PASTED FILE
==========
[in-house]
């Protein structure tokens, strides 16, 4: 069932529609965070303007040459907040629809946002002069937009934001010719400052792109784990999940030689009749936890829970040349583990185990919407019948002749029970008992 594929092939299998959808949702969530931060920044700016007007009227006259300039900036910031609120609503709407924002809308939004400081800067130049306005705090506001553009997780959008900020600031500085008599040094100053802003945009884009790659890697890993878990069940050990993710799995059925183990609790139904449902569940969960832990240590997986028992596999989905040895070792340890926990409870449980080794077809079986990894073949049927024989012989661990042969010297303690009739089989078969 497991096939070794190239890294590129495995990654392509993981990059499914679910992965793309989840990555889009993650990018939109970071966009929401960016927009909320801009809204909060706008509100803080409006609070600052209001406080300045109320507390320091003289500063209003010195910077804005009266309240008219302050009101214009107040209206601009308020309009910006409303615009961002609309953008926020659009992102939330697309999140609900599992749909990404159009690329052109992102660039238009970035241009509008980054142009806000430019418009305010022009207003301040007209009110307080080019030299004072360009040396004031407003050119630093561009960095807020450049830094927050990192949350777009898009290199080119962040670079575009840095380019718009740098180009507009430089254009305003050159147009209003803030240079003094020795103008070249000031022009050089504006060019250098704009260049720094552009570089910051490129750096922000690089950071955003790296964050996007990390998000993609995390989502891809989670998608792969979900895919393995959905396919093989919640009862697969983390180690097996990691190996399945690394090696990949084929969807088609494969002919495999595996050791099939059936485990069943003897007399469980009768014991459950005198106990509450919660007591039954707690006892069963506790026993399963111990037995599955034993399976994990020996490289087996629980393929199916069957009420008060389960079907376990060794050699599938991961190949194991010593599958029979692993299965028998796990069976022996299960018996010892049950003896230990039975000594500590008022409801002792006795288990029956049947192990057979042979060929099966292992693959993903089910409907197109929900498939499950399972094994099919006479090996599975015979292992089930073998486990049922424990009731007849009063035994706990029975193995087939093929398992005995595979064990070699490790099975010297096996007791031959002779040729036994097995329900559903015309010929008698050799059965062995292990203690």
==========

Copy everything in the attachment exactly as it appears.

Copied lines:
[in-house]
């Protein structure tokens, strides 16, 4: 069932529609965070303007040459907040629809946002002069937009934001010719400052792109784990999940030689009749936890829970040349583990185990919407019948002749029970008992 594929092939299998959808949702969530931060920044700016007007009227006259300039900036910031609120609503709407924002809308939004400081800067130049306005705090506001553009997780959008900020600031500085008599040094100053802003945009884009790659890697890993878990069940050990993710799995059925183990609790139904449902569940969960832990240590997986028992596999989905040895070792340890926990409870449980080794077809079986990894073949049927024989012989661990042969010297303690009739089989078969 497991096939070794190239890294590129495995990654392509993981990059499914679910992965793309989840990555889009993650990018939109970071966009929401960016927009909320801009809204909060706008509100803080409006609070600052209001406080300045109320507390320091003289500063209003010195910077804005009266309240008219302050009101214009107040209206601009308020309009910006409303615009961002609309953008926020659009992102939330697309999140609900599992749909990404159009690329052109992102660039238009970035241009509008980054142009806000430019418009305010022009207003301040007209009110307080080019030299004072360009040396004031407003050119630093561009960095807020450049830094927050990192949350777009898009290199080119962040670079575009840095380019718009740098180009507009430089254009305003050159147009209003803030240079003094020795103008070249000031022009050089504006060019250098704009260049720094552009570089910051490129750096922000690089950071955003790296964050996007990390998000993609995390989502891809989670998608792969979900895919393995959905396919093989919640009862697969983390180690097996990691190996399945690394090696990949084929969807088609494969002919495999595996050791099939059936485990069943003897007399469980009768014991459950005198106990509450919660007591039954707690006892069963506790026993399963111990037995599955034993399976994990020996490289087996629980393929199916069957009420008060389960079907376990060794050699599938991961190949194991010593599958029979692993299965028998796990069976022996299960018996010892049950003896230990039975000594500590008022409801002792006795288990029956049947192990057979042979060929099966292992693959993903089910409907197109929900498939499950399972094994099919006479090996599975015979292992089930073998486990049922424990009731007849009063035994706990029975193995087939093929398992005995595979064990070699490790099975010297096996007791031959002779040729036994097995329900559903015309010929008698050799059965062995292990203690």